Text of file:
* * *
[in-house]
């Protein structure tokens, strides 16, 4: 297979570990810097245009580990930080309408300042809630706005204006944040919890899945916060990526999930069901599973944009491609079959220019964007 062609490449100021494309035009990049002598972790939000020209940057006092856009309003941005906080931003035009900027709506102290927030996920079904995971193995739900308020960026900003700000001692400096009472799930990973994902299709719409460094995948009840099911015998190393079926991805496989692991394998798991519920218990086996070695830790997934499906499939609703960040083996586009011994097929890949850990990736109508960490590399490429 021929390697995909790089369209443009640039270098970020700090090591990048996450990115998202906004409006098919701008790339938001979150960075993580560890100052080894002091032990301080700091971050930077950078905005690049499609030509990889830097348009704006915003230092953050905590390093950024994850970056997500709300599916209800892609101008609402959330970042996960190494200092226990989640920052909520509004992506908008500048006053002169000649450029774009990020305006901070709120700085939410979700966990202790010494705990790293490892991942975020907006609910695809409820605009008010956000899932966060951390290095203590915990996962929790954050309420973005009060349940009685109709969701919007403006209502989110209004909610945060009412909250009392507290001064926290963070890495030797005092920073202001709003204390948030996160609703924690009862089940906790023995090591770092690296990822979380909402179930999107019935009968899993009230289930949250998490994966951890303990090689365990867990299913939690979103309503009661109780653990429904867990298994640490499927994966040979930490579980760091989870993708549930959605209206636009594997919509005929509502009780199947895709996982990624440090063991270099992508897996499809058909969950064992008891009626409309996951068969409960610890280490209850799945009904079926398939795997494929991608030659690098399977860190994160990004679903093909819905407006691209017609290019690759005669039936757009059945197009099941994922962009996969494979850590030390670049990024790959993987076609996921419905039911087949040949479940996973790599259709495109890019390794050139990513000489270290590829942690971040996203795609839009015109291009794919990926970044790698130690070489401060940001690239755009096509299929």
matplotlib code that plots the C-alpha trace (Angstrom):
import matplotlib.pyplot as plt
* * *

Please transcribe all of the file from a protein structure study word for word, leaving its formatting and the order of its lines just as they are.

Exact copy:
[in-house]
């Protein structure tokens, strides 16, 4: 297979570990810097245009580990930080309408300042809630706005204006944040919890899945916060990526999930069901599973944009491609079959220019964007 062609490449100021494309035009990049002598972790939000020209940057006092856009309003941005906080931003035009900027709506102290927030996920079904995971193995739900308020960026900003700000001692400096009472799930990973994902299709719409460094995948009840099911015998190393079926991805496989692991394998798991519920218990086996070695830790997934499906499939609703960040083996586009011994097929890949850990990736109508960490590399490429 021929390697995909790089369209443009640039270098970020700090090591990048996450990115998202906004409006098919701008790339938001979150960075993580560890100052080894002091032990301080700091971050930077950078905005690049499609030509990889830097348009704006915003230092953050905590390093950024994850970056997500709300599916209800892609101008609402959330970042996960190494200092226990989640920052909520509004992506908008500048006053002169000649450029774009990020305006901070709120700085939410979700966990202790010494705990790293490892991942975020907006609910695809409820605009008010956000899932966060951390290095203590915990996962929790954050309420973005009060349940009685109709969701919007403006209502989110209004909610945060009412909250009392507290001064926290963070890495030797005092920073202001709003204390948030996160609703924690009862089940906790023995090591770092690296990822979380909402179930999107019935009968899993009230289930949250998490994966951890303990090689365990867990299913939690979103309503009661109780653990429904867990298994640490499927994966040979930490579980760091989870993708549930959605209206636009594997919509005929509502009780199947895709996982990624440090063991270099992508897996499809058909969950064992008891009626409309996951068969409960610890280490209850799945009904079926398939795997494929991608030659690098399977860190994160990004679903093909819905407006691209017609290019690759005669039936757009059945197009099941994922962009996969494979850590030390670049990024790959993987076609996921419905039911087949040949479940996973790599259709495109890019390794050139990513000489270290590829942690971040996203795609839009015109291009794919990926970044790698130690070489401060940001690239755009096509299929």
matplotlib code that plots the C-alpha trace (Angstrom):
import matplotlib.pyplot as plt